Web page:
After the Great Fire (and long before the astronomical term was coined), the slum area around Washington and Halsted streets became known as the Black Hole, both for the devious activities that took place here and for the near West side's growing African-American population.
The most infamous establishment of the Black Hole was "Noah's Ark," located at this intersection, which housed a number of saloons, brothels, and cubicles which were rented for use by streetwalkers as they entertained their clients. It was a regular client of Noah's Ark who started one of Chicago's first race riots. Bill Allen, the husband of one of the brothel owners, was a thief and murderer, who shot a police officer, Clarence Wright, who had tried to arrest him. On the run, Allen himself was shot and killed by the police during hot pursuit.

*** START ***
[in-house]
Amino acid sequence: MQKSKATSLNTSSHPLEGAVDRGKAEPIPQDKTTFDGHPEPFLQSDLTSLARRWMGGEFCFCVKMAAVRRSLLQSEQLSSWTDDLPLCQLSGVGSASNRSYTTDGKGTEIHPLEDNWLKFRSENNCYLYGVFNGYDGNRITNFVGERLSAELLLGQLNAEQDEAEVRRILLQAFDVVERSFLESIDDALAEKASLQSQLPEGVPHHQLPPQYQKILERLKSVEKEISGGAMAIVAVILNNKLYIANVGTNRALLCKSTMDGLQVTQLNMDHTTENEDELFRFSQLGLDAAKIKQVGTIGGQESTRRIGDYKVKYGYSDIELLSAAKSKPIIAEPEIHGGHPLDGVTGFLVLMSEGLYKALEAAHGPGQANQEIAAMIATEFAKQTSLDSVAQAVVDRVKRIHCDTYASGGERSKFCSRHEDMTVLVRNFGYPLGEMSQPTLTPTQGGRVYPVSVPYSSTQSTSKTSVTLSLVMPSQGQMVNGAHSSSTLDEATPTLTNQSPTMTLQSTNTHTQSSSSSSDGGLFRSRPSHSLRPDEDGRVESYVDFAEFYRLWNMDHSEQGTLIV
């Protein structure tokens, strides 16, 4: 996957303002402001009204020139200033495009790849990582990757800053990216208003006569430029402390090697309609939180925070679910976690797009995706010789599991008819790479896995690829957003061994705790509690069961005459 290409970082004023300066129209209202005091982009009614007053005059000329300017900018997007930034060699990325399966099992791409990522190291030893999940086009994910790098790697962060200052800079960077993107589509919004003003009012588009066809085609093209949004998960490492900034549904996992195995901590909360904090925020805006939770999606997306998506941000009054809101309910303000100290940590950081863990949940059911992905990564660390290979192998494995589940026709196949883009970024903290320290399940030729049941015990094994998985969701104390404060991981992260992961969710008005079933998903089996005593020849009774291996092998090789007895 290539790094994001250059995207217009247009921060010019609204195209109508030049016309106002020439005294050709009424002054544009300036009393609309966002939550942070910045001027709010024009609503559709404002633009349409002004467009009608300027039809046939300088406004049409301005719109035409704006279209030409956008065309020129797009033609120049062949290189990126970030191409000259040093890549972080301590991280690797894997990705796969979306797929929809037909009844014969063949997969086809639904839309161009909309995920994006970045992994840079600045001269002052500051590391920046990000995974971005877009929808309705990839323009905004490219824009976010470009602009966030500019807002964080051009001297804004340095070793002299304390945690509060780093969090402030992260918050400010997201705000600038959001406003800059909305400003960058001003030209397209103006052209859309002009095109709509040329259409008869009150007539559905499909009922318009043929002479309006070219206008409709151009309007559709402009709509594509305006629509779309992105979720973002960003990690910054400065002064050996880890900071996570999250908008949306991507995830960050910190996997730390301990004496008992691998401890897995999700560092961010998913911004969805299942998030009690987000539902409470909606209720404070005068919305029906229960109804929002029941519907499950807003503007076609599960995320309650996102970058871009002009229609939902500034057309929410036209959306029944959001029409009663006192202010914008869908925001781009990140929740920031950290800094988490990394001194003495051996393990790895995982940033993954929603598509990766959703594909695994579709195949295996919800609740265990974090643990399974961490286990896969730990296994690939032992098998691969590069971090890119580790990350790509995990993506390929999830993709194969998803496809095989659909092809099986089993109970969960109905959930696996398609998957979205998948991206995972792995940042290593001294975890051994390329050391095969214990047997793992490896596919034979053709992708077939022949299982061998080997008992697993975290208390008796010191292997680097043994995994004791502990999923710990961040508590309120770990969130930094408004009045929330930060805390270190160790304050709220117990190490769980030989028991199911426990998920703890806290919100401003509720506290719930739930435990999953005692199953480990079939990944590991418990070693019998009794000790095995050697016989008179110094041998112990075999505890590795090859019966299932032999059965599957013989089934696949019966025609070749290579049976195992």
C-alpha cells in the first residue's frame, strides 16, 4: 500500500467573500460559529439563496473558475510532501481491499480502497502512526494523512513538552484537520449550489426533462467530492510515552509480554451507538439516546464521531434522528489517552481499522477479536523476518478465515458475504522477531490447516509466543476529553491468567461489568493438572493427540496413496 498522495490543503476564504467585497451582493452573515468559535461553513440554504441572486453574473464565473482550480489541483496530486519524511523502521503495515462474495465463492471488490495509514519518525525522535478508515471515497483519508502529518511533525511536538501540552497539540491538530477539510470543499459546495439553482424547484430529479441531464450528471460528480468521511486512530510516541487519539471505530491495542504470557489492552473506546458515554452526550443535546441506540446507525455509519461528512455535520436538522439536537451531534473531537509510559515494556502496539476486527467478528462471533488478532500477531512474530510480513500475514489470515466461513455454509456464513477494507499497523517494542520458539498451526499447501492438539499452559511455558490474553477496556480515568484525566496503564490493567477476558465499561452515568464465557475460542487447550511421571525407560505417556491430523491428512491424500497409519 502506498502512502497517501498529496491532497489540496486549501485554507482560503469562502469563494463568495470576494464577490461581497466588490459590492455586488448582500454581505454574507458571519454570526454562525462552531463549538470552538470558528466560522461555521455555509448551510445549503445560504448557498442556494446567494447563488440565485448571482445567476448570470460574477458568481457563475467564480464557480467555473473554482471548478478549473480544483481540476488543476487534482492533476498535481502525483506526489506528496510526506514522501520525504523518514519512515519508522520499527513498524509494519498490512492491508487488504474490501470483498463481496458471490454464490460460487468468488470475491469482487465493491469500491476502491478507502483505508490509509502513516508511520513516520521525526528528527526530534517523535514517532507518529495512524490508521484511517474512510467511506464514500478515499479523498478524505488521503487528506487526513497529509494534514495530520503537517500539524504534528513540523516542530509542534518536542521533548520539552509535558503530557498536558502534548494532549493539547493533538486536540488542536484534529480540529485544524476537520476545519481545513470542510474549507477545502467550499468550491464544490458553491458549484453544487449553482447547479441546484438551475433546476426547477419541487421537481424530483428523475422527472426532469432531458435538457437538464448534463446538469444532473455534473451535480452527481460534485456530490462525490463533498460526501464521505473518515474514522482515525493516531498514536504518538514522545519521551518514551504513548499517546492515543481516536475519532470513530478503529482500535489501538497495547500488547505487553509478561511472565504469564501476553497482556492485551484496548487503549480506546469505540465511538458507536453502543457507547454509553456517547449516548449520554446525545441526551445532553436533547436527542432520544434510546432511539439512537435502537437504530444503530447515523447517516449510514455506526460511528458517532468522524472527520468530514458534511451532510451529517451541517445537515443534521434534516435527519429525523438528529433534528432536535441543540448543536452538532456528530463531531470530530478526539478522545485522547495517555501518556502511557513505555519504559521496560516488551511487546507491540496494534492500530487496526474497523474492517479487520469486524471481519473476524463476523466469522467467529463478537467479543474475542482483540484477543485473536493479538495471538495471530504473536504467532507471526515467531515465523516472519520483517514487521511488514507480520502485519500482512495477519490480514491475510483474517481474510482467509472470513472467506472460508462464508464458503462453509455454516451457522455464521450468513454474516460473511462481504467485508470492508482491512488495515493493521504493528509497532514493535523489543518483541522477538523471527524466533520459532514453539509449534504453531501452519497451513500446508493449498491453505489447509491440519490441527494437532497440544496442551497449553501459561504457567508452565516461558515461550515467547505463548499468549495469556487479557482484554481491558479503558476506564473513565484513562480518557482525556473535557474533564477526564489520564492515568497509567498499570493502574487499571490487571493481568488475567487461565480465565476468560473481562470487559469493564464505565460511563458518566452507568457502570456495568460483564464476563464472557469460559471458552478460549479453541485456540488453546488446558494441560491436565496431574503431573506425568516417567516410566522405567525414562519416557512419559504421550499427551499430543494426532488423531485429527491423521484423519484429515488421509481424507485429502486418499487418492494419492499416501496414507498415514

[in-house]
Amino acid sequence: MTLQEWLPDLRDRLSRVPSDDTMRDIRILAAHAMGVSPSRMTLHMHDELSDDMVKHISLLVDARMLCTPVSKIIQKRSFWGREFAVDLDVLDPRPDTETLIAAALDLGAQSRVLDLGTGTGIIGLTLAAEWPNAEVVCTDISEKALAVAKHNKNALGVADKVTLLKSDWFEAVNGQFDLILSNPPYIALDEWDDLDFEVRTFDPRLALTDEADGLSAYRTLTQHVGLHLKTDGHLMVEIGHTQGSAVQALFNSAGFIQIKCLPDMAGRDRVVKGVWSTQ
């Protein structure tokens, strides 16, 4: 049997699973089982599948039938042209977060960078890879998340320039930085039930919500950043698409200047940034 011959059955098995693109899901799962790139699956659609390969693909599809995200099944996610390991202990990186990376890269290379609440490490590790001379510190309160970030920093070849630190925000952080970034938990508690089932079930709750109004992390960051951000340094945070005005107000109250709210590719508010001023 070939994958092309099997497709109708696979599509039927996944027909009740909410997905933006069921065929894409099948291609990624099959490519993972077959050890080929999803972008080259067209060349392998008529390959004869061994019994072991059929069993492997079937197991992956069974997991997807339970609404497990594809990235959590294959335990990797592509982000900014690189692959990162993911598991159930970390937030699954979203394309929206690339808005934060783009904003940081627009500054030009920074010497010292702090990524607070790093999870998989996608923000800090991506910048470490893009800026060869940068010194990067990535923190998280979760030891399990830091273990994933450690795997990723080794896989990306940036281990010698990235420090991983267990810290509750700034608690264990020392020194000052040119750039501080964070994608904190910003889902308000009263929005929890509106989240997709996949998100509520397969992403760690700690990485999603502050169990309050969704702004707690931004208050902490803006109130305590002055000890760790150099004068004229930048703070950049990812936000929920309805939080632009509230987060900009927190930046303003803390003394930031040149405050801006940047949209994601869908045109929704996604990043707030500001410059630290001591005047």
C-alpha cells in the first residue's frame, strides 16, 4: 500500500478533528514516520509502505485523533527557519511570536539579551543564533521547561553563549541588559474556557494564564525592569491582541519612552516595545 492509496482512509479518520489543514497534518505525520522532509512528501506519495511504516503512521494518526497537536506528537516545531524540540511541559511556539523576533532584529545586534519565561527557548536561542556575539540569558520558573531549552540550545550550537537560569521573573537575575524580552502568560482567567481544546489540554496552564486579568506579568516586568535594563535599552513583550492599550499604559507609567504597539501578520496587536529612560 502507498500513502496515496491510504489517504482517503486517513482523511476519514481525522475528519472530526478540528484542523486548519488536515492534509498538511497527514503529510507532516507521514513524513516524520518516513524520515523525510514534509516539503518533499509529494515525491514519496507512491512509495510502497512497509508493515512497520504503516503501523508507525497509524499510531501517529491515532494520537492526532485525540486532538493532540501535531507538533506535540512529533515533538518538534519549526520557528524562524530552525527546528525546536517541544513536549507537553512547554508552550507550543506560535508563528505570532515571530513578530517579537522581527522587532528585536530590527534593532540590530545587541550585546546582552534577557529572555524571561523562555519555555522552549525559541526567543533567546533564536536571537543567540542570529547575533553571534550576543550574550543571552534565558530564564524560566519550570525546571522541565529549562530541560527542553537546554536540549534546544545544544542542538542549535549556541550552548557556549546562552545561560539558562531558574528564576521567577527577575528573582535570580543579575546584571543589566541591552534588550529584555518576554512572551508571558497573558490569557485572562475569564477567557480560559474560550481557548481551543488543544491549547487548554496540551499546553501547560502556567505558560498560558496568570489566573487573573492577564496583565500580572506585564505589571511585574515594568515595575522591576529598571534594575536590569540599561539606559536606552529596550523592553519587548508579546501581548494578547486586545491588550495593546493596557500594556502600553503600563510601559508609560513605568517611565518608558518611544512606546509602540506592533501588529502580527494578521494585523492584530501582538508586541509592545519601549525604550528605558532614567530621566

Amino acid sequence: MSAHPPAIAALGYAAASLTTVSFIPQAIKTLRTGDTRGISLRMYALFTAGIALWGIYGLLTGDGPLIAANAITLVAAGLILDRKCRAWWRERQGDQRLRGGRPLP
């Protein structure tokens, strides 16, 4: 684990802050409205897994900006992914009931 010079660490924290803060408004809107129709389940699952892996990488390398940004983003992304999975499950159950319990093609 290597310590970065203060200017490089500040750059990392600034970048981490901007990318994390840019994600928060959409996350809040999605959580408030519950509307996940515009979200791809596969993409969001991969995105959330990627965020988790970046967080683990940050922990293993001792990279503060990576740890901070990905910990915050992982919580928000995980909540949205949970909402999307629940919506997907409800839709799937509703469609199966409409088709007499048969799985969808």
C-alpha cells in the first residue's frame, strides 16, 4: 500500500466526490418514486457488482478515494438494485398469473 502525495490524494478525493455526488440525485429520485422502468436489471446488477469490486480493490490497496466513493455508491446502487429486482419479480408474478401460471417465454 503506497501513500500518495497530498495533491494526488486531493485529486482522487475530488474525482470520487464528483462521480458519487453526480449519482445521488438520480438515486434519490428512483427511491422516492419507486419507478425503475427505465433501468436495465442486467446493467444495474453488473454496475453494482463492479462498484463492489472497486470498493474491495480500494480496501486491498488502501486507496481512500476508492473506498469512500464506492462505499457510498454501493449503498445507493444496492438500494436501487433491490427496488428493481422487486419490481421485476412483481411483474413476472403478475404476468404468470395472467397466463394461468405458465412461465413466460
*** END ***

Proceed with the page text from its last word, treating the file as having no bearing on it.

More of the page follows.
Community members surrounded the police station, believing Allen still to be alive inside, and demanded his body for lynching. The crowd, which threatened to storm the police station, was only sated when the police captain laid Allen's body out on a mattress, in the window, displayed like a mannequin at Marshall Field's, so that all could see he was, in fact dead.
Several respectable establishments crowd around this quickly gentrifying area today, which is convenient to the central "loop" business district, including a local television station, a bank, and a wireless telephone store. Oprah Winfrey's Harpo Studios is located in the Black Hole, five blocks west of this location.